Section 164 provides for the deduction of State general sales taxes (sec. 164(a)(4)) imposed on the taxpayer ( Armentrout v. Commissioner, 43 T.C. 16, 19 (1964); see Magruder v. Supplee, 316 U.S. 394, 396 (1942)) in respect of retail sales (sec. 164(b)(2)(A)). However, where a general retail sales tax is imposed on the seller but is “separately stated” and paid by the “consumer,” section 164(b)(5) treats the tax as being imposed on the consumer for purposes of deduction under section 164 if certain requirements are met.
The Congress revised sec. 164 by sec. 207 of the Revenue Act of 1964, Pub. L. 88-272, 78 Stat. 19, 40-42. In H. Rept. 88-749, at 49, 51 (1963), 1964-1 C.B. (Part 2) 125, 173, 175, the basic rules are described as follows:
“Sales taxes, to be deductible under Federal law, must be either imposed upon the purchaser, or else be separately stated. * * *
Sec. 1.164-3. Definitions and special rules.
For purposes of section 164 and sec. 1.164-1 to sec. 1.164-8, inclusive—-
Where the State imposes its sales tax on the seller, the buyer who is granted a deduction by section 164(b)(5) is that buyer who has paid the seller in the transaction which the State has chosen to tax.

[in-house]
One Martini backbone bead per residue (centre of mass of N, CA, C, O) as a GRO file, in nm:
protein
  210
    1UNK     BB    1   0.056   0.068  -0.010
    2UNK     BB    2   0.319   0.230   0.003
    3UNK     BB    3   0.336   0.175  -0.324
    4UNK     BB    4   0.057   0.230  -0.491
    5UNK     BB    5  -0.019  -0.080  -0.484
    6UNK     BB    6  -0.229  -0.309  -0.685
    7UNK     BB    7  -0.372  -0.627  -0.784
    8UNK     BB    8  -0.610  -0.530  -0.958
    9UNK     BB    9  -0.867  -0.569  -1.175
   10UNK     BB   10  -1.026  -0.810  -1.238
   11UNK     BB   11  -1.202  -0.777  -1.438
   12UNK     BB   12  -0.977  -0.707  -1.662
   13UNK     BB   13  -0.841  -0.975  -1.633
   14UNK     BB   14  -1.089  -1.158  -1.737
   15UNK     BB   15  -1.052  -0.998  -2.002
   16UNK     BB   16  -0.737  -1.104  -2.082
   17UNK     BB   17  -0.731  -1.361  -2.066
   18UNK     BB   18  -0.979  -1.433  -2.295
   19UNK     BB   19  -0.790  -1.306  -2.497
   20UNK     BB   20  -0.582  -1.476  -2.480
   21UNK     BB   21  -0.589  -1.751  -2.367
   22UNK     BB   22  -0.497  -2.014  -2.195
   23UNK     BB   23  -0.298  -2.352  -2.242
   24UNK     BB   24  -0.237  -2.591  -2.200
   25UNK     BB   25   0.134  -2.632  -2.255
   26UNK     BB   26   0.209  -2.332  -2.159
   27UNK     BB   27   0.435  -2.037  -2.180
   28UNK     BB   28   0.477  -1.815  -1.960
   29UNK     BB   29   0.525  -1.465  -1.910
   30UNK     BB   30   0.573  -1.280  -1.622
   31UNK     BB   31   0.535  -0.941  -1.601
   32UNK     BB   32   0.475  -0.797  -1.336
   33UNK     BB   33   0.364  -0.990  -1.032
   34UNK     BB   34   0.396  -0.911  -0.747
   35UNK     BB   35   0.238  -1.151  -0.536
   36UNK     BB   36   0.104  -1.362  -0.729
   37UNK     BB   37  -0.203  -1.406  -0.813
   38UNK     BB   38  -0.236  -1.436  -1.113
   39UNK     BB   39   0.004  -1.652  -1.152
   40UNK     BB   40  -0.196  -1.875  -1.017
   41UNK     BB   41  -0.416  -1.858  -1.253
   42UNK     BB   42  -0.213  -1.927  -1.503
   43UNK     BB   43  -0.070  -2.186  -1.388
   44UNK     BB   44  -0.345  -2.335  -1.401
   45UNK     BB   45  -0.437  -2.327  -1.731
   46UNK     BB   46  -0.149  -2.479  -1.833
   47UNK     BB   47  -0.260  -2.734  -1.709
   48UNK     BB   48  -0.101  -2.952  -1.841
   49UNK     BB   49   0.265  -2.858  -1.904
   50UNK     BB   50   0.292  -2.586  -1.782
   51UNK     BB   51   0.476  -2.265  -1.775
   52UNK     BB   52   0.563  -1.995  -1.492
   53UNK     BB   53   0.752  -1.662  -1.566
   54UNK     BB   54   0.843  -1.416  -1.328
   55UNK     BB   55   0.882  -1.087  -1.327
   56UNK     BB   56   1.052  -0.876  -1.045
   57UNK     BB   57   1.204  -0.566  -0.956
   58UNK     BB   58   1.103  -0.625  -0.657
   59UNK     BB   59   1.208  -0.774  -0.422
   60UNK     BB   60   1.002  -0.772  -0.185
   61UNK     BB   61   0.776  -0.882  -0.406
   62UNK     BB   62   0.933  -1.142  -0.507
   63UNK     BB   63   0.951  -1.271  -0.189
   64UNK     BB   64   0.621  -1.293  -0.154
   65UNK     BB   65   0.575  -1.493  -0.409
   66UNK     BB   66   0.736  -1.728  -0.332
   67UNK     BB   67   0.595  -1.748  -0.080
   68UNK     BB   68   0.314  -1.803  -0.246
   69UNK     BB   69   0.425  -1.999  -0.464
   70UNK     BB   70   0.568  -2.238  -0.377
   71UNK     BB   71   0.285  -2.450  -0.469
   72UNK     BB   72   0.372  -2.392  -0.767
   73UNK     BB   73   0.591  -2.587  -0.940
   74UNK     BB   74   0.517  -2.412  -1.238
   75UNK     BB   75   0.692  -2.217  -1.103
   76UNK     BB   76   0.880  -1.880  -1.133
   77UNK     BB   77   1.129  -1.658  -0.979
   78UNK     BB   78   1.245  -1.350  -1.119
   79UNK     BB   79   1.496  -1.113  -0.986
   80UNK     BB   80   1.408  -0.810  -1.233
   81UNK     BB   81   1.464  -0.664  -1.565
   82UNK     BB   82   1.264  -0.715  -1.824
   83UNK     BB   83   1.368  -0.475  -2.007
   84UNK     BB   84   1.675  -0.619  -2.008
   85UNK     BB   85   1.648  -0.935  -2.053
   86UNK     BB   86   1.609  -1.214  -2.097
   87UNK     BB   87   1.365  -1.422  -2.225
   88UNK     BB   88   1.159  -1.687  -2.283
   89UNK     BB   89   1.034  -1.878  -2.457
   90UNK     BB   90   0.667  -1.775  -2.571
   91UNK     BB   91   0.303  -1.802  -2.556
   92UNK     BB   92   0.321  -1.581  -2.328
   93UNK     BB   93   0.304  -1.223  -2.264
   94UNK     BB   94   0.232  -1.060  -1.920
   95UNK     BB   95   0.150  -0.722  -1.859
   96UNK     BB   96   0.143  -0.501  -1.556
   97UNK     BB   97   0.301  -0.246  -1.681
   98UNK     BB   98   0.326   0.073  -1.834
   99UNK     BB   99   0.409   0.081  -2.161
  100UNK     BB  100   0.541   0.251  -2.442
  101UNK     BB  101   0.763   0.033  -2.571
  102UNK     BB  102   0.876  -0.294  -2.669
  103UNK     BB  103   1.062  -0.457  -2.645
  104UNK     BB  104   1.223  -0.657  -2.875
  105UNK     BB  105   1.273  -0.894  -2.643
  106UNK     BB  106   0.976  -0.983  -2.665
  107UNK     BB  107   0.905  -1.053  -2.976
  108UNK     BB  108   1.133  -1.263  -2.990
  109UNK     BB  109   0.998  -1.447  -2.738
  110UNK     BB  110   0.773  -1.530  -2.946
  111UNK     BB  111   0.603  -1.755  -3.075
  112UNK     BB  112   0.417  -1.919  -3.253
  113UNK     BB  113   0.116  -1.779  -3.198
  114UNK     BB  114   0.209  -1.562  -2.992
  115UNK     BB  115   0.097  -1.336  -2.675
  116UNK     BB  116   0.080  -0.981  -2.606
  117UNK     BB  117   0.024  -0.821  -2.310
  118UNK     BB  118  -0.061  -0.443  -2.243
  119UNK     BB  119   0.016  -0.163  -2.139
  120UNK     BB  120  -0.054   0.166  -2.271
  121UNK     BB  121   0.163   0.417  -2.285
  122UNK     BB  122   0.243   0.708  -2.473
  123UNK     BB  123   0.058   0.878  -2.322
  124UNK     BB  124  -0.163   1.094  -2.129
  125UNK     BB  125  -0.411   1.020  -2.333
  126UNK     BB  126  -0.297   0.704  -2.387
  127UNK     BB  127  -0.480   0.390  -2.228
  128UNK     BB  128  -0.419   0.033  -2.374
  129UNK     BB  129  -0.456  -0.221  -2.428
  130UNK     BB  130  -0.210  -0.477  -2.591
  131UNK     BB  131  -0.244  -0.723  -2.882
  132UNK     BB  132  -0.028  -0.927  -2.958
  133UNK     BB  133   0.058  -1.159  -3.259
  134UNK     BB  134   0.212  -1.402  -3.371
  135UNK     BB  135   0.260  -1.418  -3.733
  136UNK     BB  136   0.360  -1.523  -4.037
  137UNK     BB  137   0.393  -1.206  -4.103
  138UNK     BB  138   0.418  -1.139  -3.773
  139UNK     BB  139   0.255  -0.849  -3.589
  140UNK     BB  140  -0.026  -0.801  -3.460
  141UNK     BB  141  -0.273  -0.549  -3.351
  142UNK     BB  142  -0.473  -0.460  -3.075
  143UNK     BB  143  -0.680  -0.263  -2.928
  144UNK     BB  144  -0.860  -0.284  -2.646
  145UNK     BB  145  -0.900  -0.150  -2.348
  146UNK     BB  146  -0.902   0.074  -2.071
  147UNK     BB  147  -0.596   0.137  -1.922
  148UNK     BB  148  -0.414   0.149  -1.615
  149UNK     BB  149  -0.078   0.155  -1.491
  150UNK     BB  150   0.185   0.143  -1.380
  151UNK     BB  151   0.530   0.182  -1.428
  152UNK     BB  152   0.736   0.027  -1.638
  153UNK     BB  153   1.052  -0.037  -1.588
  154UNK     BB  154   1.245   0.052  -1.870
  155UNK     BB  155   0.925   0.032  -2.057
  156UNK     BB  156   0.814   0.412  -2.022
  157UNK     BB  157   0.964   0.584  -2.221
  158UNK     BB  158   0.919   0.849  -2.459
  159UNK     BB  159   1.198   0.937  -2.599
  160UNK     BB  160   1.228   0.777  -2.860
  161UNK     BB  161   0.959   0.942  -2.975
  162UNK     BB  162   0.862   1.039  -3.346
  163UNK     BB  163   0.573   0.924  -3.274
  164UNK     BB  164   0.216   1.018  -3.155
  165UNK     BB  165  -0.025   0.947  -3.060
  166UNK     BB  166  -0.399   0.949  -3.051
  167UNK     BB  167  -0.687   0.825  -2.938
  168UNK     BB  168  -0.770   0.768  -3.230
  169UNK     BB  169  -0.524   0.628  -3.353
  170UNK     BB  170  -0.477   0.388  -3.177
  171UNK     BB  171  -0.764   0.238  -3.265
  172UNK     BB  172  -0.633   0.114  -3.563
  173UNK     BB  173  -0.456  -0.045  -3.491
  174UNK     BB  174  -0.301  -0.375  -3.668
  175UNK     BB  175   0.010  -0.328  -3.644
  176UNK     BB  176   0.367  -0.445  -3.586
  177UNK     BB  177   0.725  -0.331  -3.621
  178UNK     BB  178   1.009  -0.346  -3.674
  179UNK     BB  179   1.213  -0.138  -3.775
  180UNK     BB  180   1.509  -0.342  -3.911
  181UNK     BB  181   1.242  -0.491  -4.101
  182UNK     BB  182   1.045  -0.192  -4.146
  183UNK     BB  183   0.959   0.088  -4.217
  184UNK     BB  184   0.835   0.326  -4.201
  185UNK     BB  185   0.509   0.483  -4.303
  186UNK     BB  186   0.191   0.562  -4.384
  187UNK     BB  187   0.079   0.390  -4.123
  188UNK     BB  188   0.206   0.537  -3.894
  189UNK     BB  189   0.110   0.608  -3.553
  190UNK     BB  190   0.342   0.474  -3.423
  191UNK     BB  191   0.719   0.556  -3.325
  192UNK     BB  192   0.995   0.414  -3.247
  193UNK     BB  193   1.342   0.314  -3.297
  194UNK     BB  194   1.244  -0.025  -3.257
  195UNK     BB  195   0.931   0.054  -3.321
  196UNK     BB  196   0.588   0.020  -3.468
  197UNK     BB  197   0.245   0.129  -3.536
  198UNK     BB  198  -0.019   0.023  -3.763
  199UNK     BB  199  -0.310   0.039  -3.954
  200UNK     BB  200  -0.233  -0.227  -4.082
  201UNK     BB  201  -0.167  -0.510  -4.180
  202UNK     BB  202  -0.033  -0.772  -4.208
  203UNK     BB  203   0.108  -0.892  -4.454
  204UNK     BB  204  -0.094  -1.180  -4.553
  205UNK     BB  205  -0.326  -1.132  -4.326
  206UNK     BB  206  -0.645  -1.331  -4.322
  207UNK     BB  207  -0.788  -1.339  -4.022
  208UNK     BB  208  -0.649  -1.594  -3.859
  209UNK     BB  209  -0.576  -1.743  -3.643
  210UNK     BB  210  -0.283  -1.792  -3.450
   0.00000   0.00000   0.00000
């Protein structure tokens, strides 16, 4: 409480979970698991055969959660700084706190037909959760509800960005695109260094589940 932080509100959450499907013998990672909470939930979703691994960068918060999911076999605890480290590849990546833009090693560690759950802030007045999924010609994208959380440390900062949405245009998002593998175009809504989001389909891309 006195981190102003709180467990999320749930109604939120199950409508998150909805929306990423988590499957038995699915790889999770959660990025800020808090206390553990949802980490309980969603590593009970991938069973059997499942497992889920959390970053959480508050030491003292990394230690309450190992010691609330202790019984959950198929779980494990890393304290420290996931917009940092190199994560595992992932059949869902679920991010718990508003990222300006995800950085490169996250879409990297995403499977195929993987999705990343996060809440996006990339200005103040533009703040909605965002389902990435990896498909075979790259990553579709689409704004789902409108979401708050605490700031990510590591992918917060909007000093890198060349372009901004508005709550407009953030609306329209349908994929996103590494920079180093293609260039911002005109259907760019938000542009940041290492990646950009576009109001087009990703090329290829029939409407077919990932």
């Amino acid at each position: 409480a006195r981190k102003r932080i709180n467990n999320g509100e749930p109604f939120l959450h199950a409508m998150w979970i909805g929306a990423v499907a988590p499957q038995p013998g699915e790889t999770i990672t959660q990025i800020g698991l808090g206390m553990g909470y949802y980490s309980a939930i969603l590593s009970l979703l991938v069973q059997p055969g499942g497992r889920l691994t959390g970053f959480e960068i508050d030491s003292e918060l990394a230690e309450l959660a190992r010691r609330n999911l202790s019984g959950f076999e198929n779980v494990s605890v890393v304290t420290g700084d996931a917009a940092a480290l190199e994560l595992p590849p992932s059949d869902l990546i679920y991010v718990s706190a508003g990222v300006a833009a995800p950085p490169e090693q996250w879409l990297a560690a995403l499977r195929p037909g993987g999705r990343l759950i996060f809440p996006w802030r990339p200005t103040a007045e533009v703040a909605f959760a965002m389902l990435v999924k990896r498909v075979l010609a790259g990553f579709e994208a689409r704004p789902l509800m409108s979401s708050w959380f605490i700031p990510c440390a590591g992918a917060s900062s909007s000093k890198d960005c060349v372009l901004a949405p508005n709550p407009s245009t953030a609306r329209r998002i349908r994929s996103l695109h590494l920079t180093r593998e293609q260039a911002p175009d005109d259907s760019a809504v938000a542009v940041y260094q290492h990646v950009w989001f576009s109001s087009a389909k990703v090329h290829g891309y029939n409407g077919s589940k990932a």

The substance of sec. 164(b)(5) was originally enacted in 1942 as sec. 23(c)(3) of the Internal Revenue Code of 1939 (sec. 122 of the Revenue Act of 1942, Pub. L. 77-753, 56 Stat. 820). In the Internal Revenue Code of 1954, the provision appeared as sec. 164(c)(1). The provision took the form that appears in note 3 supra, when the Congress revised sec. 164 by the Revenue Act of 1964. In H. Rept. 88-749, at A44(1963), 1964-1 C.B. (Part 2) 125, 292, the following description of the rule of sec. 164(b)(5) appears:
“If a tax is imposed on the seller, but the amount of such tax is separately stated, then (as under existing law), to the extent that the amount so stated is paid by the consumer * * * to his seller, such amount is treated as a tax imposed on, and paid by, such consumer. [Emphasis added.]”
To the same effect is S. Rept. 88-830, at 210 (1964), 1964-1 C.B. (Part 2) 505, 713.
Read thusly, section 164(b)(5) has the effect that, generally, a State sales tax will be deductible by the same person whether the State imposes its sales tax on the buyer or on the seller in the taxed retail transaction. See 5 J. Mertens, Law of Federal Income Taxation, sec. 27.35, pp. 66-67 (1980 rev.), and p. 2 (Cum. Supp. Oct. 1981).